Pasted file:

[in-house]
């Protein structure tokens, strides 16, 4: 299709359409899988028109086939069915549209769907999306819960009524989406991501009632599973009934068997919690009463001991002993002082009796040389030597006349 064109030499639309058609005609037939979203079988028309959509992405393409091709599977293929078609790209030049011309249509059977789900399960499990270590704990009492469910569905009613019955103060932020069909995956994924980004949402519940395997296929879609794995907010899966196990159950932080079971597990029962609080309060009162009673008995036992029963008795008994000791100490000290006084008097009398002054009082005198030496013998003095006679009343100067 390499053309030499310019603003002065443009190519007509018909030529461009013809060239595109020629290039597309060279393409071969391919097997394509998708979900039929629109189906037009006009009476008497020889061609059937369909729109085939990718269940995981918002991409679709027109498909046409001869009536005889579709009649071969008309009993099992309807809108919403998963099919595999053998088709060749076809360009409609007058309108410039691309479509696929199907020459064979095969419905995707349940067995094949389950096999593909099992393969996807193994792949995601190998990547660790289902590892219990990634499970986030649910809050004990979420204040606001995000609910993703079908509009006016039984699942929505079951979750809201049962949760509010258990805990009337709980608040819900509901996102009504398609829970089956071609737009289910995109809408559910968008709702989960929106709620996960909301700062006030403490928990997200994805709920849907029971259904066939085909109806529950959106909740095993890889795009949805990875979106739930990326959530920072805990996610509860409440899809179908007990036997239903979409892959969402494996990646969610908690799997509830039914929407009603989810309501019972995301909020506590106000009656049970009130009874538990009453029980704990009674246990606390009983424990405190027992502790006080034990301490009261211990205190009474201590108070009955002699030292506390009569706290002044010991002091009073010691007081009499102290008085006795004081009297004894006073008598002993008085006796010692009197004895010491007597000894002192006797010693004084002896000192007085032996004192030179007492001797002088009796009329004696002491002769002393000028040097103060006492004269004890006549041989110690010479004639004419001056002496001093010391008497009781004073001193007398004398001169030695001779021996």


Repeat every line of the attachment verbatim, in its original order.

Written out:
[in-house]
């Protein structure tokens, strides 16, 4: 299709359409899988028109086939069915549209769907999306819960009524989406991501009632599973009934068997919690009463001991002993002082009796040389030597006349 064109030499639309058609005609037939979203079988028309959509992405393409091709599977293929078609790209030049011309249509059977789900399960499990270590704990009492469910569905009613019955103060932020069909995956994924980004949402519940395997296929879609794995907010899966196990159950932080079971597990029962609080309060009162009673008995036992029963008795008994000791100490000290006084008097009398002054009082005198030496013998003095006679009343100067 390499053309030499310019603003002065443009190519007509018909030529461009013809060239595109020629290039597309060279393409071969391919097997394509998708979900039929629109189906037009006009009476008497020889061609059937369909729109085939990718269940995981918002991409679709027109498909046409001869009536005889579709009649071969008309009993099992309807809108919403998963099919595999053998088709060749076809360009409609007058309108410039691309479509696929199907020459064979095969419905995707349940067995094949389950096999593909099992393969996807193994792949995601190998990547660790289902590892219990990634499970986030649910809050004990979420204040606001995000609910993703079908509009006016039984699942929505079951979750809201049962949760509010258990805990009337709980608040819900509901996102009504398609829970089956071609737009289910995109809408559910968008709702989960929106709620996960909301700062006030403490928990997200994805709920849907029971259904066939085909109806529950959106909740095993890889795009949805990875979106739930990326959530920072805990996610509860409440899809179908007990036997239903979409892959969402494996990646969610908690799997509830039914929407009603989810309501019972995301909020506590106000009656049970009130009874538990009453029980704990009674246990606390009983424990405190027992502790006080034990301490009261211990205190009474201590108070009955002699030292506390009569706290002044010991002091009073010691007081009499102290008085006795004081009297004894006073008598002993008085006796010692009197004895010491007597000894002192006797010693004084002896000192007085032996004192030179007492001797002088009796009329004696002491002769002393000028040097103060006492004269004890006549041989110690010479004639004419001056002496001093010391008497009781004073001193007398004398001169030695001779021996």